Faith Feed

Death. For some, it signals the beginning of a more perfect life. For others, it is the end. Ultimately, for everyone, death is part of the life cycle and no amount of medical intervention will change that. Filmmaker Cathy Zheutlin became fascinated by the way that different cultures and religions view the death experience, and in the process, she has made a remarkable film titled Living While Dying, which features people who are going through that process and their varying emotions. Read more →

When store employees wish us "Merry Christmas!" we smile back and return the greeting. When acquaintances wave and shout "Happy Holidays!" across a parking lot we wave back with good wishes. When we take part in our work holiday celebrations we put on our happy face. Yet many of us don't feel merry or happy during this time of celebration. Read more →

Following are tips that may help you find the right words, or at least some passable words, as well as advice from caregivers and spouses who’ve been through tough times. Read more →

Even though holidays can be fraught with stress because of societal expectations that they be happy no matter what our circumstances, most of us have happy memories of celebrations when we were young. Our parents were in charge, and kids were the focus.   Read more →

Thanksgiving is over, and hopefully, most of you who are caregivers were able to enjoy helping your elder celebrate to whatever degree they could. Some of you will have had cheery loved ones, while others just “made it through the day.” Read more →

DEAR CAROL: My wife has had a stroke that’s left her mostly paralyzed on one side. She can’t speak well... Read more →

By some measures, Alzheimer’s disease has become the most feared diagnosis one can hear ― even more so than cancer. Additionally, most people think of Alzheimer’s as an “old people’s” disease. Taking these two thoughts together, Hazel Minnick has defied assumptions. She has shown that one can live with Alzheimer’s disease even when it tries to steal meaning and memories in middle age.  Read more →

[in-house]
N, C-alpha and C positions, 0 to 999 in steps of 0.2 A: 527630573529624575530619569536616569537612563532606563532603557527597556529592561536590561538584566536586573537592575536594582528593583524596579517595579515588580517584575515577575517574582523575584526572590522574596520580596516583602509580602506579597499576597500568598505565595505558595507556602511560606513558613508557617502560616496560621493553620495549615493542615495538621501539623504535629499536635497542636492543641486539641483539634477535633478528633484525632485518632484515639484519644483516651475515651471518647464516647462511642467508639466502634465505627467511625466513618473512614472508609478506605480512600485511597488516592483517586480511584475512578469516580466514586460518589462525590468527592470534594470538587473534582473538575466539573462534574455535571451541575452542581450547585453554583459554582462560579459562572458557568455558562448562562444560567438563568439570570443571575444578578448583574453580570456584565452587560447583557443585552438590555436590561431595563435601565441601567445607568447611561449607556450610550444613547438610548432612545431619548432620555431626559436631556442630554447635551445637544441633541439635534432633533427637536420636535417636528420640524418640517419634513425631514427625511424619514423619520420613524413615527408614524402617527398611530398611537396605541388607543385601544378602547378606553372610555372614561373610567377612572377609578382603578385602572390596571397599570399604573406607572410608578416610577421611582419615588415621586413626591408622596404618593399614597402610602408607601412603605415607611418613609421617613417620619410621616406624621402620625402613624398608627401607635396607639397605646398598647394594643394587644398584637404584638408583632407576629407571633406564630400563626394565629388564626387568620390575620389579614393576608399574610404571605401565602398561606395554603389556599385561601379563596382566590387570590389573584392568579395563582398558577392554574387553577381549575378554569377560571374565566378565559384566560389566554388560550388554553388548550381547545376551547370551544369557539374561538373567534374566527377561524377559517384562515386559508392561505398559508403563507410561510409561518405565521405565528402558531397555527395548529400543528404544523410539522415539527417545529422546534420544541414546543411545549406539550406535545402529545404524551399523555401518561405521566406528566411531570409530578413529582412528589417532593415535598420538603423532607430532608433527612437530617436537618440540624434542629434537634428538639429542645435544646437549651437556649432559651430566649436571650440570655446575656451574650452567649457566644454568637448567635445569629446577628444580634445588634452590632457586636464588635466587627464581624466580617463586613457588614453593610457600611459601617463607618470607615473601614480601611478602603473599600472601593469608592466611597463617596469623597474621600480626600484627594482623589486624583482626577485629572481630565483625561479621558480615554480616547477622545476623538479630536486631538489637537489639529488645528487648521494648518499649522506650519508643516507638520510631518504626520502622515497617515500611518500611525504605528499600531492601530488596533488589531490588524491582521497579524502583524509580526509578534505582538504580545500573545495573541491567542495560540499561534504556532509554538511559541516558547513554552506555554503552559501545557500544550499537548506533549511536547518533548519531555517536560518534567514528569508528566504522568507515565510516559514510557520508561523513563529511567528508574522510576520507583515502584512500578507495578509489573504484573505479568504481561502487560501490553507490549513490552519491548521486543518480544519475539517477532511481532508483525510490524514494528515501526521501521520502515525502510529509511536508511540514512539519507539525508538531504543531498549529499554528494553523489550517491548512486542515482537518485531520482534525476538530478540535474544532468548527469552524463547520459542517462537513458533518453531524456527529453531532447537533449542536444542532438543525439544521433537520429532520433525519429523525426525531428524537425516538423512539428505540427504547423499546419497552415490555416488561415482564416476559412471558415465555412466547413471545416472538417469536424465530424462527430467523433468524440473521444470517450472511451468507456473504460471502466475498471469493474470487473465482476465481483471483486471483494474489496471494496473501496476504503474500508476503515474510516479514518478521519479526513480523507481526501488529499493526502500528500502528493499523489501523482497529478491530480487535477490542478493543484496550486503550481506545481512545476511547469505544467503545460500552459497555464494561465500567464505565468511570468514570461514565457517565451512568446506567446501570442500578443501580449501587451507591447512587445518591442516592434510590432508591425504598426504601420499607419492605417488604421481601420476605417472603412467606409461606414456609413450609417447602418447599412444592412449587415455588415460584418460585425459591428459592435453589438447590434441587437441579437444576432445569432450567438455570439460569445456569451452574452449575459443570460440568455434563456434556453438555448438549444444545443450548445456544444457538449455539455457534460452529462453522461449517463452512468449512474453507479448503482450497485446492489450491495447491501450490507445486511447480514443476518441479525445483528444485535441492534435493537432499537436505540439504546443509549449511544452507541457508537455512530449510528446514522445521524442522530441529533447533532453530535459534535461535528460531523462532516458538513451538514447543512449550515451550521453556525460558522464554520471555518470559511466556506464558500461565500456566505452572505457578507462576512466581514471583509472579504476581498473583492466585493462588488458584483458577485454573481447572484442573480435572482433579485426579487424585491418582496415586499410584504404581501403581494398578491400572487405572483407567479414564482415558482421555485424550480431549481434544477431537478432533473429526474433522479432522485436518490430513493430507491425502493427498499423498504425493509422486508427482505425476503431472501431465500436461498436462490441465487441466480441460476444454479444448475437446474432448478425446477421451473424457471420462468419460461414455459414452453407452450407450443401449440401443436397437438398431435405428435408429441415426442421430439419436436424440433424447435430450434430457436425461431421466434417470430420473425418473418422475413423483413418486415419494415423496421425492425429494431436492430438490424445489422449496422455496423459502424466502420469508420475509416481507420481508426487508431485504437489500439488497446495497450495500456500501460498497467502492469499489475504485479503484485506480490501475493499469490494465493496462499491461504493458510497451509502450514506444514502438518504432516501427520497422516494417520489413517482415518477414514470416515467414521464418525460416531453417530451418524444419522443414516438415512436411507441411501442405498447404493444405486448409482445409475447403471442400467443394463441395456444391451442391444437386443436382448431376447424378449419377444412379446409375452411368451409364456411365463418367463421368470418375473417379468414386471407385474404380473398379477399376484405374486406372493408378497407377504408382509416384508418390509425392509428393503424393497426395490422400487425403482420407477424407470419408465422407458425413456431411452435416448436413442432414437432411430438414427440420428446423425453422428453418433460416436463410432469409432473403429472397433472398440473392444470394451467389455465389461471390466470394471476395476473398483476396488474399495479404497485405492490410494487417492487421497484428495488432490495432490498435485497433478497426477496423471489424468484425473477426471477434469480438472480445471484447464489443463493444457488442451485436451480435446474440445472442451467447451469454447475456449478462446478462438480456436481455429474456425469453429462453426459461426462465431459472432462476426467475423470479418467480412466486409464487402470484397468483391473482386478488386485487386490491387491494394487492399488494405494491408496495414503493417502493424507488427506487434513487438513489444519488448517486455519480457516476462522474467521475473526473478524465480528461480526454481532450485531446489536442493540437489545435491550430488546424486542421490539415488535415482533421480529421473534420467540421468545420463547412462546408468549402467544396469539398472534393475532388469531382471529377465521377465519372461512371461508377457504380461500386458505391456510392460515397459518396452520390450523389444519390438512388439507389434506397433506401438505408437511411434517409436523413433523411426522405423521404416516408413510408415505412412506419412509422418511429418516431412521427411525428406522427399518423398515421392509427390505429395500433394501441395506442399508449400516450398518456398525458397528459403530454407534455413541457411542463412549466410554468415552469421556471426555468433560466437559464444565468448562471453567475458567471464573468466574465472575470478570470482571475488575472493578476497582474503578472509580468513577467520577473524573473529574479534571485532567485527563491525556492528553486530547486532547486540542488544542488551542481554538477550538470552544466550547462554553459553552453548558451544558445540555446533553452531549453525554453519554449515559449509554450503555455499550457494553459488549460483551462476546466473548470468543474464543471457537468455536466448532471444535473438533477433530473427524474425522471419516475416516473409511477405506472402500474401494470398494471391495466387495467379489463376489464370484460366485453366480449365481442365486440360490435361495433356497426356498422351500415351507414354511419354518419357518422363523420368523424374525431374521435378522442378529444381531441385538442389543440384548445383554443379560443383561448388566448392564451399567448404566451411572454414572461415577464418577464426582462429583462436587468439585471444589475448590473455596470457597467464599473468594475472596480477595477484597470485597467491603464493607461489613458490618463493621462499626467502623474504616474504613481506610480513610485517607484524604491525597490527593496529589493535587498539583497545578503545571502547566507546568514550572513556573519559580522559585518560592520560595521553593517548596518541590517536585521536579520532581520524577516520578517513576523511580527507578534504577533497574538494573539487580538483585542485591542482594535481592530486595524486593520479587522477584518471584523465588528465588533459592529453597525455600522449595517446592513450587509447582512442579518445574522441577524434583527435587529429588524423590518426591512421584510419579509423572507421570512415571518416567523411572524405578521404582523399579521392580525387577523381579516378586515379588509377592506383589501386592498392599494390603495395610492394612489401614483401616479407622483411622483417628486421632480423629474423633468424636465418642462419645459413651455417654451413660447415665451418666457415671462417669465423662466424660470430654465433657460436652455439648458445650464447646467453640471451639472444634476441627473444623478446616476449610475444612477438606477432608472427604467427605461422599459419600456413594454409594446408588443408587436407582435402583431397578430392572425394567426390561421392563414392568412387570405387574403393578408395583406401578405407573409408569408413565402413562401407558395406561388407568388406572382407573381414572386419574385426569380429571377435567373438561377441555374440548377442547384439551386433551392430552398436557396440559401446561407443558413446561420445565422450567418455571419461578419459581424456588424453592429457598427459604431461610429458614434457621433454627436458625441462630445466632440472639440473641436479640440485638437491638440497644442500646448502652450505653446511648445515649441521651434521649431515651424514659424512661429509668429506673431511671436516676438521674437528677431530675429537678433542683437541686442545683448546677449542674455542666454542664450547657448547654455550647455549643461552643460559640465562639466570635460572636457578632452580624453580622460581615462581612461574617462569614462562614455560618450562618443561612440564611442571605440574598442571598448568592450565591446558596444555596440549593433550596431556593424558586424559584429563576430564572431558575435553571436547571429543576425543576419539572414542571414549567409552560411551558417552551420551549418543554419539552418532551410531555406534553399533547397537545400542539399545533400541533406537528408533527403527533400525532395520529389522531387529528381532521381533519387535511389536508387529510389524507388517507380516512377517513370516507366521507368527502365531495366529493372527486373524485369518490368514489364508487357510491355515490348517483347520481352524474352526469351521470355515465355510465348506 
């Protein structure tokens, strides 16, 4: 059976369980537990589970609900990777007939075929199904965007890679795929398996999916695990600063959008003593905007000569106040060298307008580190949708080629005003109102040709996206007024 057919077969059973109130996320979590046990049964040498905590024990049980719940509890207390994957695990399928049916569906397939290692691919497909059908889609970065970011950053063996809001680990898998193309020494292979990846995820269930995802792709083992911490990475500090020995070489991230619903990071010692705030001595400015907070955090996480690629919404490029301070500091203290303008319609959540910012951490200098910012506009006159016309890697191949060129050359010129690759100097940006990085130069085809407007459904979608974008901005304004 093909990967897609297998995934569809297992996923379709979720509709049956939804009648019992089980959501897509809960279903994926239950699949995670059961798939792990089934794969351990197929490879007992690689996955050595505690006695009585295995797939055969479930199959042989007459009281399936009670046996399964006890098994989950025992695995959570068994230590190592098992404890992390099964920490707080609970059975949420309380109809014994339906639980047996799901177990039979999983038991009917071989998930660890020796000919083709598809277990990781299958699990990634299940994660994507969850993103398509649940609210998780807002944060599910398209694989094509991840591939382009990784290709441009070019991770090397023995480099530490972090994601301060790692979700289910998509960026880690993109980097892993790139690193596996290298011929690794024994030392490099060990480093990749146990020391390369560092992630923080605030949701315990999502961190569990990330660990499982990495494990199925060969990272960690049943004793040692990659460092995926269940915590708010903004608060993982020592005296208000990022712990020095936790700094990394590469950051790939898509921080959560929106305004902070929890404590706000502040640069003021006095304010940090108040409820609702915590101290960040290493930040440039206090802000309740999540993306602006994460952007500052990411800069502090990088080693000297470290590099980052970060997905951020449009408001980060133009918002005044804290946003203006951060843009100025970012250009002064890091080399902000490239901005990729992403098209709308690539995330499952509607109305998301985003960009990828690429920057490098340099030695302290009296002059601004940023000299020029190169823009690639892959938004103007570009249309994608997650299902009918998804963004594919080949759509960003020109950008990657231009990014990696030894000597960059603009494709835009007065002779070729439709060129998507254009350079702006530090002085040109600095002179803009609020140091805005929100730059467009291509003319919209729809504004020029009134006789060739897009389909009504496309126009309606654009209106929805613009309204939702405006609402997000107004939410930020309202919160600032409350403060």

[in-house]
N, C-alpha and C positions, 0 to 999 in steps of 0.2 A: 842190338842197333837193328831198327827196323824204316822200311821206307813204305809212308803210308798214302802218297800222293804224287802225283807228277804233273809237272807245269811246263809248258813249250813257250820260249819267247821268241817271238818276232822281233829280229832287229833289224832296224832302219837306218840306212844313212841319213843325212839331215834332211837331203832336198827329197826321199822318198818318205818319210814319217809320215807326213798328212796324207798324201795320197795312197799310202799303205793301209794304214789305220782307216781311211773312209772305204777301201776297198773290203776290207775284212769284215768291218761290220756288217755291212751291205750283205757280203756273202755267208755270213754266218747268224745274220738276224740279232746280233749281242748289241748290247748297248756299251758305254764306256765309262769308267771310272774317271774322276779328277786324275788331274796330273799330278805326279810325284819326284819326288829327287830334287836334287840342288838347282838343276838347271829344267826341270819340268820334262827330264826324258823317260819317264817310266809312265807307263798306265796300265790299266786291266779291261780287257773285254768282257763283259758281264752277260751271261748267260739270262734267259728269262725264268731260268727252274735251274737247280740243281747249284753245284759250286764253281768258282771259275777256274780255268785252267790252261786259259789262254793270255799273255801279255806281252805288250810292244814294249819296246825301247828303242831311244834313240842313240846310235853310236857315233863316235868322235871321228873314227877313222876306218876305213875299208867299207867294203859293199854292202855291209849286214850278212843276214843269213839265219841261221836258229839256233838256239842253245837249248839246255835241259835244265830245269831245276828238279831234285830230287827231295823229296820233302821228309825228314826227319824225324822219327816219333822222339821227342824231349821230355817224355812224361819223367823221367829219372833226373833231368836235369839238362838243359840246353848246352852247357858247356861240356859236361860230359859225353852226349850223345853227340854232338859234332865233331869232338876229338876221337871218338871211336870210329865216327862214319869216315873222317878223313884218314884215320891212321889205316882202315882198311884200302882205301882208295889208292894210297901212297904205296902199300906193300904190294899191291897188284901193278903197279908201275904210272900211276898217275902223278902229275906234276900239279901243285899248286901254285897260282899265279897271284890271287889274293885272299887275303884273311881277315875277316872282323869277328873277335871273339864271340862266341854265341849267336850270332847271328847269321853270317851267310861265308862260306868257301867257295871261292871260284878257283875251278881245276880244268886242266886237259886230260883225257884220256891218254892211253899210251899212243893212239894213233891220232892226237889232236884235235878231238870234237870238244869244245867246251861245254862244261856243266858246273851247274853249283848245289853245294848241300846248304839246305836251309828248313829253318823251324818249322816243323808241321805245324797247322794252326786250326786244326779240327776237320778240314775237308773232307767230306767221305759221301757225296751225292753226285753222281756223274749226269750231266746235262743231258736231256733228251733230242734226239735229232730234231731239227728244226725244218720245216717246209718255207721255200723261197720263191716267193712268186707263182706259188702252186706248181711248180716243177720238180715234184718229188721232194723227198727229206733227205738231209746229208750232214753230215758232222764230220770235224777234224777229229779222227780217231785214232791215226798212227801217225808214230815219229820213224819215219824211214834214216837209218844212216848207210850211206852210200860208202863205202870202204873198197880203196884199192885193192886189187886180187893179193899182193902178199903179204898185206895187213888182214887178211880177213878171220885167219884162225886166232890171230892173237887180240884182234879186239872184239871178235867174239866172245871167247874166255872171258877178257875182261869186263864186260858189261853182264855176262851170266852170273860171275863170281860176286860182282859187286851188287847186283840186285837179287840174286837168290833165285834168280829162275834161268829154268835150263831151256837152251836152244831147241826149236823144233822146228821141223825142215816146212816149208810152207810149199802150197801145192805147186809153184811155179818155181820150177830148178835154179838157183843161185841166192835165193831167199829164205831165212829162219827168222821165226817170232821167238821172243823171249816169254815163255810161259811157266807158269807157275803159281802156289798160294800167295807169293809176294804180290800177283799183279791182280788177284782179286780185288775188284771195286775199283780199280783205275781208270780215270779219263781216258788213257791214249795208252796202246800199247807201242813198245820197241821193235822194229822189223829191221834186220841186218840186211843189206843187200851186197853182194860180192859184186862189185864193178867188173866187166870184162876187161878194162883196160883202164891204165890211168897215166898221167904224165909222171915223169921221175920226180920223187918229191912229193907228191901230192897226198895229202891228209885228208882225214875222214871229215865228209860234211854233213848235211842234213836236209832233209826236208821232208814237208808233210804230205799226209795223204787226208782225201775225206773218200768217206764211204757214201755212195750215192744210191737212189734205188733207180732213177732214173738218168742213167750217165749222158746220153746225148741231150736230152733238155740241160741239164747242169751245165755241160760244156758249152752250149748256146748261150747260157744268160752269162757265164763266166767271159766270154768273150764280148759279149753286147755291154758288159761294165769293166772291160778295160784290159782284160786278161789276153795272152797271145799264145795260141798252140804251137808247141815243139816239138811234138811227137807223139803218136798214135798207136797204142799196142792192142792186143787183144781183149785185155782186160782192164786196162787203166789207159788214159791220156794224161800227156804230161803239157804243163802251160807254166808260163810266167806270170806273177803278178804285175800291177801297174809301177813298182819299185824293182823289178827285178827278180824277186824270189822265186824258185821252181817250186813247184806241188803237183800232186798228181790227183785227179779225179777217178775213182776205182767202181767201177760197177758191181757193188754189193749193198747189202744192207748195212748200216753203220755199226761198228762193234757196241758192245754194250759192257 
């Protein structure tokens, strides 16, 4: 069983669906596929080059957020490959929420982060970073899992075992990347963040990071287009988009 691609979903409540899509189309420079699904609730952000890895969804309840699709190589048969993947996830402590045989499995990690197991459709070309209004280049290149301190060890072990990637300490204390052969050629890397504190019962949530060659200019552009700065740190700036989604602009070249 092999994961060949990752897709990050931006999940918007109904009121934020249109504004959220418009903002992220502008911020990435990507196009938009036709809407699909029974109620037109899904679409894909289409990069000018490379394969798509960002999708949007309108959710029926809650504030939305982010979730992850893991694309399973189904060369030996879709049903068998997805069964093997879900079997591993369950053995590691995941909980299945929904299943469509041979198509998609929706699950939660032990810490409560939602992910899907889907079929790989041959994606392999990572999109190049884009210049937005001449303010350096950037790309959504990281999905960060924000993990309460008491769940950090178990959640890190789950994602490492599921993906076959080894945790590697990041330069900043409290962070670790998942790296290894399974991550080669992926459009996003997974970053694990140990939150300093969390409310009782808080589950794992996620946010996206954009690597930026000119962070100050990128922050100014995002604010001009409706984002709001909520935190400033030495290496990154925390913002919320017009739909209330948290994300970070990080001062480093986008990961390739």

On this day I think of all veterans who've served our country, but, of course, I feel the closest to my loved ones: My dad (U.S. Army); my two uncles (one in the U.S. Army Air Corps which became the U.S. Airforce, one in the U.S. Army - he survived being a WWII POW); my brother (U.S. Army); my nephew (U.S. Army); and my partner and love (U.S. Navy). While these veterans' political views cover a wide spectrum, they are all patriots who served with honor and pride. Thank you to all veterans and extra love to my personal heroes on this day - your day.  Read more →

Every person who becomes a caregiver will have unique personality traits, yet we nearly always share certain feelings and experiences as we travel a road similar to one another. That’s one reason that caregivers often turn to other caregivers for support. It’s a version of the adage that we need to walk in another’s shoes in order to truly understand what they feel. Read more →

Can caregivers get so drawn into the world of the care receiver that their mental health is at risk? I received a private email from a reader that made me think more deeply about this possibility. The reader said she’d been caring for her mother in her mother’s home for three years. The mother has middle stage Alzheimer’s and can be quite "creative" about reality. Read more →